Blu-ray Review: TRAFFIC

John Mulhern

by: John Mulhern
April 26th, 2010

Blu-ray Rating: 2.5/5

Since this is an older film and most people probably already have their opinions on it, I will not be reviewing the actual film itself and instead review the Blu-ray set as a whole.

If anyone remembers the 2000 Academy Awards, they might remember a little film by Steven Soderbergh called TRAFFIC that took the ceremony by storm. Although the film didn't end up winning Best Picture (neither did Soderbergh's other film of 2000, ERIN BROCKOVICH), it did end up winning Best Director, Best Supporting Actor for Benicio Del Toro, Best Film Editing, and Best Adapted Screenplay. But can a film that brought magic in 2000 do the same ten years later on its Blu-ray release?

Well, my answer to that question is pretty mixed. One of the disappointing things about this Blu-ray is that there was a feature- packed Criterion Collection release on DVD, yet the Blu-ray version has very few special features. I'm not what their reasoning behind this is (hopefully it isn't some sort of double-dip), but there are some nice touches that make it worth checking out for fans.

For those who don't know too much about TRAFFIC, one thing you should know is that the first cut of the film was over three hours long and was later edited into the slightly more friendly two-and-a-half hours. This leads me right into the Deleted Scenes section. There are 24 deleted scenes on this disc that come in at about 28 minutes; so it seems as though they included all the extra material that was cut out of the first version of the film. It's really good way to get a look at what the full version of the film was meant to be.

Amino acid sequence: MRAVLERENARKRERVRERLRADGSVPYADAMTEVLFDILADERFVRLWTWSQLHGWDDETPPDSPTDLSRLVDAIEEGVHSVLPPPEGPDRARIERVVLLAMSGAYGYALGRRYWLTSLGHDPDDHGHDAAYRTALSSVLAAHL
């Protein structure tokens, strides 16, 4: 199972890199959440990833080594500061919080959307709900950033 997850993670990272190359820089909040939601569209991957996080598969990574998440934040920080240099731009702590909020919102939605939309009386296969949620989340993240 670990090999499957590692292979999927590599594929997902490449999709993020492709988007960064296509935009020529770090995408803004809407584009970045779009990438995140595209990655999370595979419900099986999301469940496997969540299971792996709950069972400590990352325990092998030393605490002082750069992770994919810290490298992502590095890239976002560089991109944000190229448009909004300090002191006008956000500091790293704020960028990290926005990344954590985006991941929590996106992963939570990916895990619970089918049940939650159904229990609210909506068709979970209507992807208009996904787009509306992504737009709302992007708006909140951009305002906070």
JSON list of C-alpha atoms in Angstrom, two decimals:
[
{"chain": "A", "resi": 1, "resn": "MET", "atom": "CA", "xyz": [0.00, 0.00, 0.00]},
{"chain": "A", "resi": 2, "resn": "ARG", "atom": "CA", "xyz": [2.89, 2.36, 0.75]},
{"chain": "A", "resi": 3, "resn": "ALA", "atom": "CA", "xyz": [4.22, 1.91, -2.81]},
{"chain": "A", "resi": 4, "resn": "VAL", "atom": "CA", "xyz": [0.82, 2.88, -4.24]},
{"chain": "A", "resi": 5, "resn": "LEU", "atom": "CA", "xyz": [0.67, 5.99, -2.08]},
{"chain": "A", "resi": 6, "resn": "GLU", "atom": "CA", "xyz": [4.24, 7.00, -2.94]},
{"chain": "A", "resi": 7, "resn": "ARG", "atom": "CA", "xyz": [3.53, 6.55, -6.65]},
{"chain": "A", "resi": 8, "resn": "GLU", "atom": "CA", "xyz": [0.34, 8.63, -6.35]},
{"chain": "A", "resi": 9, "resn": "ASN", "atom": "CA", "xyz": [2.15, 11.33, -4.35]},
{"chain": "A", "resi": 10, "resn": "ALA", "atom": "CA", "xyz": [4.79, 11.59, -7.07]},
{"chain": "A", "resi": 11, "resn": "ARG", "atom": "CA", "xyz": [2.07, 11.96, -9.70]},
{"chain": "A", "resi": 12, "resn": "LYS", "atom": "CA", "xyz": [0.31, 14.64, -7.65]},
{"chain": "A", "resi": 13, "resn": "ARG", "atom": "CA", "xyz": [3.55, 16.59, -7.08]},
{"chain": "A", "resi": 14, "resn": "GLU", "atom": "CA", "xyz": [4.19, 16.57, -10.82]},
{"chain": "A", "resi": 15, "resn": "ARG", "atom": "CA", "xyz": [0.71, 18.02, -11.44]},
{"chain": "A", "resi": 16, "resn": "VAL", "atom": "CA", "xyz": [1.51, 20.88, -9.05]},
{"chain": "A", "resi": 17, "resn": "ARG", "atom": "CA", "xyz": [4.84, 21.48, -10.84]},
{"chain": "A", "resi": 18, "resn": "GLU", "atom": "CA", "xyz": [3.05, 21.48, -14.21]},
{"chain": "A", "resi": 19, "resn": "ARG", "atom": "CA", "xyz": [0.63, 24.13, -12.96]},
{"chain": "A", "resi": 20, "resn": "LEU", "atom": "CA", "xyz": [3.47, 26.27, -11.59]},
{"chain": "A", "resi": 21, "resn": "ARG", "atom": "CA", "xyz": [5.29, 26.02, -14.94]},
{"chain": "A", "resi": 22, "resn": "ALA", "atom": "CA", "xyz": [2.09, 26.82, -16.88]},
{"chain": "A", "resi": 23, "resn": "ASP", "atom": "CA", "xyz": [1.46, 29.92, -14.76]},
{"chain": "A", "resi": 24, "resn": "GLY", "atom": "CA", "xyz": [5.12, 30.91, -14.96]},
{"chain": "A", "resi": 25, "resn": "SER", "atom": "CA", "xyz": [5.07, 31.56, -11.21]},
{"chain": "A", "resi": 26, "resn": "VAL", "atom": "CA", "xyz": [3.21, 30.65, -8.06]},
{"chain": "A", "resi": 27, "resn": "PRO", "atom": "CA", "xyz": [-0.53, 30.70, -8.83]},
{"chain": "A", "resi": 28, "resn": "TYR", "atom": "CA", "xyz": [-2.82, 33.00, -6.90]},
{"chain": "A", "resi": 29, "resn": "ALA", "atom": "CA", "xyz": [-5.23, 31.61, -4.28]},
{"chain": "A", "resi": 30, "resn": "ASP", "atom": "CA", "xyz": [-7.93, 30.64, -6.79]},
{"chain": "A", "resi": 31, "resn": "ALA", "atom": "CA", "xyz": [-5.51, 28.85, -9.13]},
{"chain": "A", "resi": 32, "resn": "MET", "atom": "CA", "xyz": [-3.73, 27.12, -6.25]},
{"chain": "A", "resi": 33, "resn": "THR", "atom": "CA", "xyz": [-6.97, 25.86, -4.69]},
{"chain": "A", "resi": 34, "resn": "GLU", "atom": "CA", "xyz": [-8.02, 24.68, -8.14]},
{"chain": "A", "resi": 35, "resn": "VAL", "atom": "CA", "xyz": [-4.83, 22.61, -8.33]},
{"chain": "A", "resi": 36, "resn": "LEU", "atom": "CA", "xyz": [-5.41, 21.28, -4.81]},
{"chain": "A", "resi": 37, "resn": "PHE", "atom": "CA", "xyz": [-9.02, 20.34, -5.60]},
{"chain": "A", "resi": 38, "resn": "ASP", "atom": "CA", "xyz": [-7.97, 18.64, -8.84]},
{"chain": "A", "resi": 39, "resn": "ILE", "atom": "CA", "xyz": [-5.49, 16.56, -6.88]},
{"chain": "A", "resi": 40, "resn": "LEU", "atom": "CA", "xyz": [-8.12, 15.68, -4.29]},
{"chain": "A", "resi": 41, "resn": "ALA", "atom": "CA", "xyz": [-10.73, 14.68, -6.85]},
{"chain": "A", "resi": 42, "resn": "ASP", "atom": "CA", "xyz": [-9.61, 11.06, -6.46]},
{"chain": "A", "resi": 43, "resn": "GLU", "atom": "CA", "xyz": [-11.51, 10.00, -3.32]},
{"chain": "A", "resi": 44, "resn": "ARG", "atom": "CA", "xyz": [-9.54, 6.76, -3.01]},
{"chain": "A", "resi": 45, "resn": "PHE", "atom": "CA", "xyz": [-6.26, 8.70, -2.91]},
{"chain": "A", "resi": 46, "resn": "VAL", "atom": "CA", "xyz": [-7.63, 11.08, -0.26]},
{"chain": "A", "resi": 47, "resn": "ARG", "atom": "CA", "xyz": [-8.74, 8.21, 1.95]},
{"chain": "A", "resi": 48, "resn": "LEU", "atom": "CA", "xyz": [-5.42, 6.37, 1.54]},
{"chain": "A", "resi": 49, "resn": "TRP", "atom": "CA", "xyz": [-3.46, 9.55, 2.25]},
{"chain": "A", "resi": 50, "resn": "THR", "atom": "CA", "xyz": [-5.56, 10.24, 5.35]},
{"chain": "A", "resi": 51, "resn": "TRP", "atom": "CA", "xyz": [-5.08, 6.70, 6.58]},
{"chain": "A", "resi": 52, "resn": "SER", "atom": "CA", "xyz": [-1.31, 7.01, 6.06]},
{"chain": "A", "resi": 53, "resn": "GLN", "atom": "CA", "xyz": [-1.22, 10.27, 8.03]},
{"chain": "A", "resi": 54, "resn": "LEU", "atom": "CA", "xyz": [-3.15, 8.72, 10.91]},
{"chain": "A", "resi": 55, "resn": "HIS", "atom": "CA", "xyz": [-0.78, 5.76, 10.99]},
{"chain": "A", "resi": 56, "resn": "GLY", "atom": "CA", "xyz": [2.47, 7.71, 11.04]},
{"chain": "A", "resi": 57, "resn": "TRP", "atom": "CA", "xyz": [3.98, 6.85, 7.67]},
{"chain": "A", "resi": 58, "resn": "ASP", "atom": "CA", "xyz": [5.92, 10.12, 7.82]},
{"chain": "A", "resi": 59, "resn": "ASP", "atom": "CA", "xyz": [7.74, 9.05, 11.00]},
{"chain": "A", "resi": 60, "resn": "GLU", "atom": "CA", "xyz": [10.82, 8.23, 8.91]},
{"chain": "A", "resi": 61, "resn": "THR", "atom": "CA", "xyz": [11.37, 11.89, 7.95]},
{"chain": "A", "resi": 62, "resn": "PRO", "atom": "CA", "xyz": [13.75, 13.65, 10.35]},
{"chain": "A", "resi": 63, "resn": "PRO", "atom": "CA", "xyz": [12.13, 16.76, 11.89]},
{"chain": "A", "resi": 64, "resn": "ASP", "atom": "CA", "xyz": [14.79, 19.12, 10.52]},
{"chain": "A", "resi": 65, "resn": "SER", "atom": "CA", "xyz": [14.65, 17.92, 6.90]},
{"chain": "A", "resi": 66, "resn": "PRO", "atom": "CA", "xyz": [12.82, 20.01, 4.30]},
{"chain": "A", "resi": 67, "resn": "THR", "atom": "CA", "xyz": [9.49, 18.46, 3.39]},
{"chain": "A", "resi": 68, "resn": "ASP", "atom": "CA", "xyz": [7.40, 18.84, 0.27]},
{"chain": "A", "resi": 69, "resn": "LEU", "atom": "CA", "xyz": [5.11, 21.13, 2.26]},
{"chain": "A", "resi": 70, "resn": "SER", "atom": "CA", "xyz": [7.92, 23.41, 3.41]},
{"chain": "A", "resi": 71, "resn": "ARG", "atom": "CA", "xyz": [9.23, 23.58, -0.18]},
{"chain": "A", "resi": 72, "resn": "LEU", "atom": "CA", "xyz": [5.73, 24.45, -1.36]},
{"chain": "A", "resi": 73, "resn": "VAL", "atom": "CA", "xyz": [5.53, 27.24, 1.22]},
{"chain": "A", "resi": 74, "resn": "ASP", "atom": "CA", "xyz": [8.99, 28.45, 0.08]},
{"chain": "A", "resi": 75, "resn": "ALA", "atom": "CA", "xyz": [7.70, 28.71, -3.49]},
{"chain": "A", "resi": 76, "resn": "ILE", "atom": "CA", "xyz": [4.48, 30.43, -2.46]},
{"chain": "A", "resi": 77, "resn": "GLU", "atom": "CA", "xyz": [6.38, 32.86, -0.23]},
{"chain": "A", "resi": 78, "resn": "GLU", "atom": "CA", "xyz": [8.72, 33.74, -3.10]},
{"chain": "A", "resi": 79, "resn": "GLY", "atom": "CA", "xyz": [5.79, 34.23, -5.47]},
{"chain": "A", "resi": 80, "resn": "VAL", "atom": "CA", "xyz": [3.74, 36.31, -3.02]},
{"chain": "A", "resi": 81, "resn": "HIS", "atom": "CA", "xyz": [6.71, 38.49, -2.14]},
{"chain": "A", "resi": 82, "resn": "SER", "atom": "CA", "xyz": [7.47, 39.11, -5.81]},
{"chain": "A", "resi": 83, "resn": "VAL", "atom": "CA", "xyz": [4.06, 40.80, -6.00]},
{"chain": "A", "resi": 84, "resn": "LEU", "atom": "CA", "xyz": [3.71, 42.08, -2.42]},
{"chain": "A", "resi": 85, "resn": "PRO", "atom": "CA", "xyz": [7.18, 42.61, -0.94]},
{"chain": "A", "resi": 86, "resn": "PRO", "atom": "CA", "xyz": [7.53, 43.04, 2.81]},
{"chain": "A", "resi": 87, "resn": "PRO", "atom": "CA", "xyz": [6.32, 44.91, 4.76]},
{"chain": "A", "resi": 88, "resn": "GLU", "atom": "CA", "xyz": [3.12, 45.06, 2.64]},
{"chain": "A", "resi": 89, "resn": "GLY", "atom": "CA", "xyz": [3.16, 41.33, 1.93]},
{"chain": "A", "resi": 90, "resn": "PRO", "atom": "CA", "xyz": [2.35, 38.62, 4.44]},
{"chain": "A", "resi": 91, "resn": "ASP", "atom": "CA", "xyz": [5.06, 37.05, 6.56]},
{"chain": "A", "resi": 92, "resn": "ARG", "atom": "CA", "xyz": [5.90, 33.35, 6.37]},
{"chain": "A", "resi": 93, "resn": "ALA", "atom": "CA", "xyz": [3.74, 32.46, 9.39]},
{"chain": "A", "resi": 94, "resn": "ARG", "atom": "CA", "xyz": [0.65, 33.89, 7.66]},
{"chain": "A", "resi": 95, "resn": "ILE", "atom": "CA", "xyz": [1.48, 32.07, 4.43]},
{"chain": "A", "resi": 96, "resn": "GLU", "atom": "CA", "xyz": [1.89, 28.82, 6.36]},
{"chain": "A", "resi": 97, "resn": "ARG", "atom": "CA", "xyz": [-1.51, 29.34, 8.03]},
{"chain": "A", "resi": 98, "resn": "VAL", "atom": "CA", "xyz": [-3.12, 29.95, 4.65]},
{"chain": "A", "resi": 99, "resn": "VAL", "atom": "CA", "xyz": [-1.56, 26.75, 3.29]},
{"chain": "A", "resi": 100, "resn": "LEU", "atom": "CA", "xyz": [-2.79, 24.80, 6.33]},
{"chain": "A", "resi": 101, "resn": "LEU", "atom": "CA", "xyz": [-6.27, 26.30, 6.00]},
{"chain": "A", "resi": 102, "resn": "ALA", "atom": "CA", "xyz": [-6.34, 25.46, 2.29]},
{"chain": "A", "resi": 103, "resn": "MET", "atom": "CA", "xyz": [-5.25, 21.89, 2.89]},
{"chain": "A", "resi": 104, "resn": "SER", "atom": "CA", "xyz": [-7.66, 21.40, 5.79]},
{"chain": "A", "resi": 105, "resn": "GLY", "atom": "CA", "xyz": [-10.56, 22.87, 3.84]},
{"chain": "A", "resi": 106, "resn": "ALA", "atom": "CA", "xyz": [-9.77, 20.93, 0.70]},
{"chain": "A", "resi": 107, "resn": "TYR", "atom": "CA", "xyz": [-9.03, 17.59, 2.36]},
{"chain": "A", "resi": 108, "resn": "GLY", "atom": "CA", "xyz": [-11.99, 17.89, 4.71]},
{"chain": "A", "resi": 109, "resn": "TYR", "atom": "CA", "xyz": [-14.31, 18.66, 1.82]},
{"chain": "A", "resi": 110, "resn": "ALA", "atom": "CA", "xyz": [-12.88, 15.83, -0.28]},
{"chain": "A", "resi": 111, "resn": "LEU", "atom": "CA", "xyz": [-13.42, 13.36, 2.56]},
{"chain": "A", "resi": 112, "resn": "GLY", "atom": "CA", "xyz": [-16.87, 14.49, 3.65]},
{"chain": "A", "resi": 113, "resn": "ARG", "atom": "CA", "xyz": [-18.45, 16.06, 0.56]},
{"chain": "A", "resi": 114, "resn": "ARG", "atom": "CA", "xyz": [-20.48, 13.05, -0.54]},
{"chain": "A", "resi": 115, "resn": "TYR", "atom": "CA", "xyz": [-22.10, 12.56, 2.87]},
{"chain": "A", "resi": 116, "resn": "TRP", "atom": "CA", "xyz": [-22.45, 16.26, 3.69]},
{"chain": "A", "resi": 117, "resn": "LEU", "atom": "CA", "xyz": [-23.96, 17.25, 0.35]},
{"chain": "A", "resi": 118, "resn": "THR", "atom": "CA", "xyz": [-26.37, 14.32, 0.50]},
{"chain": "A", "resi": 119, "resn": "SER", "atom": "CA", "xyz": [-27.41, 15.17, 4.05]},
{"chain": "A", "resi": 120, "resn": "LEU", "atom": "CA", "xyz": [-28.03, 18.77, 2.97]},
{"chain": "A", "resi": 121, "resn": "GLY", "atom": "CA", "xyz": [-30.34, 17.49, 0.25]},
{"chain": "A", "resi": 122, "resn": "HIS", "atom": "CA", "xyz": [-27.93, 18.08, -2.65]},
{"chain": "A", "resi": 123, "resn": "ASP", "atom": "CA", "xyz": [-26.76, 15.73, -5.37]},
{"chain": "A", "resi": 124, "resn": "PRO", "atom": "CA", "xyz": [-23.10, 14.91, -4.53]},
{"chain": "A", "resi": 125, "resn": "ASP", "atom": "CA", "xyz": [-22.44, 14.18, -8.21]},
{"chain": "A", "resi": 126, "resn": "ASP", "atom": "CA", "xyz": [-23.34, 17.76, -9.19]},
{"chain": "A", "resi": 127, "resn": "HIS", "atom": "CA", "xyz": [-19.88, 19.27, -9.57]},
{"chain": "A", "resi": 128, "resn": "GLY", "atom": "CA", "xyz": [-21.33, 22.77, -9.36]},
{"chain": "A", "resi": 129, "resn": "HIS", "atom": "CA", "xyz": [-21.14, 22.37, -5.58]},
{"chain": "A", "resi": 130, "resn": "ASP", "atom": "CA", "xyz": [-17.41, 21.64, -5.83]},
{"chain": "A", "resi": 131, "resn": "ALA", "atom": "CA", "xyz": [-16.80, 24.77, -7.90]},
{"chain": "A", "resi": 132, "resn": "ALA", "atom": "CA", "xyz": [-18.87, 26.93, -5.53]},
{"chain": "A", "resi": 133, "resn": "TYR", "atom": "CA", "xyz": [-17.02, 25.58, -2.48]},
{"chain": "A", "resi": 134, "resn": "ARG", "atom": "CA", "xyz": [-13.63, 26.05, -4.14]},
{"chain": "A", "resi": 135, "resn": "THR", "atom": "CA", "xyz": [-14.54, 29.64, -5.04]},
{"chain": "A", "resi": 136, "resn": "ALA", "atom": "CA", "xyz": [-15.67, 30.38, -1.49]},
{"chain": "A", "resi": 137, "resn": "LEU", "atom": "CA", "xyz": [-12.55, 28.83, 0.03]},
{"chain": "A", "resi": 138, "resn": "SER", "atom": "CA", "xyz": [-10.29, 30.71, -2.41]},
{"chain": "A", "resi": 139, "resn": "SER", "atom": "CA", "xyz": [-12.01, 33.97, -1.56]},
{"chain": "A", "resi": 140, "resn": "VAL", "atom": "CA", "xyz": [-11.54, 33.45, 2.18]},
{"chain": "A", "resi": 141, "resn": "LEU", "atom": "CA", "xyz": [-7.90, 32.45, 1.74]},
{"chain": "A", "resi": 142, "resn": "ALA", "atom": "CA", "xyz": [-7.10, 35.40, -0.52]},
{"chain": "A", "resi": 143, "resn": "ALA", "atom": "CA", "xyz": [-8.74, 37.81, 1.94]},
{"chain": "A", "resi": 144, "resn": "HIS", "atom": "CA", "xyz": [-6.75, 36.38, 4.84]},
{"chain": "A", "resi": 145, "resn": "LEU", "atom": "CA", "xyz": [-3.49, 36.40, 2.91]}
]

Also on the disc is Inside Traffic, a Showtime feature chronicling the making of the film. I've always liked it when HBO and Showtime make these inside looks because of their high production value and extremely informative nature. The feature Inside Traffic definitely exhibits those qualities and gives a good look as to what production was like on the film. Also, there are interviews with the actors and crew where they talk about what it's like working for Soderbergh; just as Soderbergh gives his own insight on why he was interested in the film, turning out to be a really solid feature for the disc.

The downside to both of these features is that neither were remastered to high-definition. Although this is a common phenomenon on home video releases, it's always disappointing to see. The premium price we pay for the film in HD should transfer to its special features too.

They did have a few tricks up their sleeve when producing this set though. Not only do you get the Blu-ray version of the film, but the DVD version is also included. Just like a Digital Copy, it is something that sets don't necessarily need but it is always appreciated. For anyone just getting into Blu-ray, this could be a major bonus because you can watch the film on any of your players.

With all this said, TRAFFIC on Blu-ray isn't perfect and some might want to wait and see if the Criterion version is ever converted to Blu. For any hardcore TRAFFIC fans out there who have been anxiously awaiting the film to hit Blu-ray, it's here... and it's pretty.

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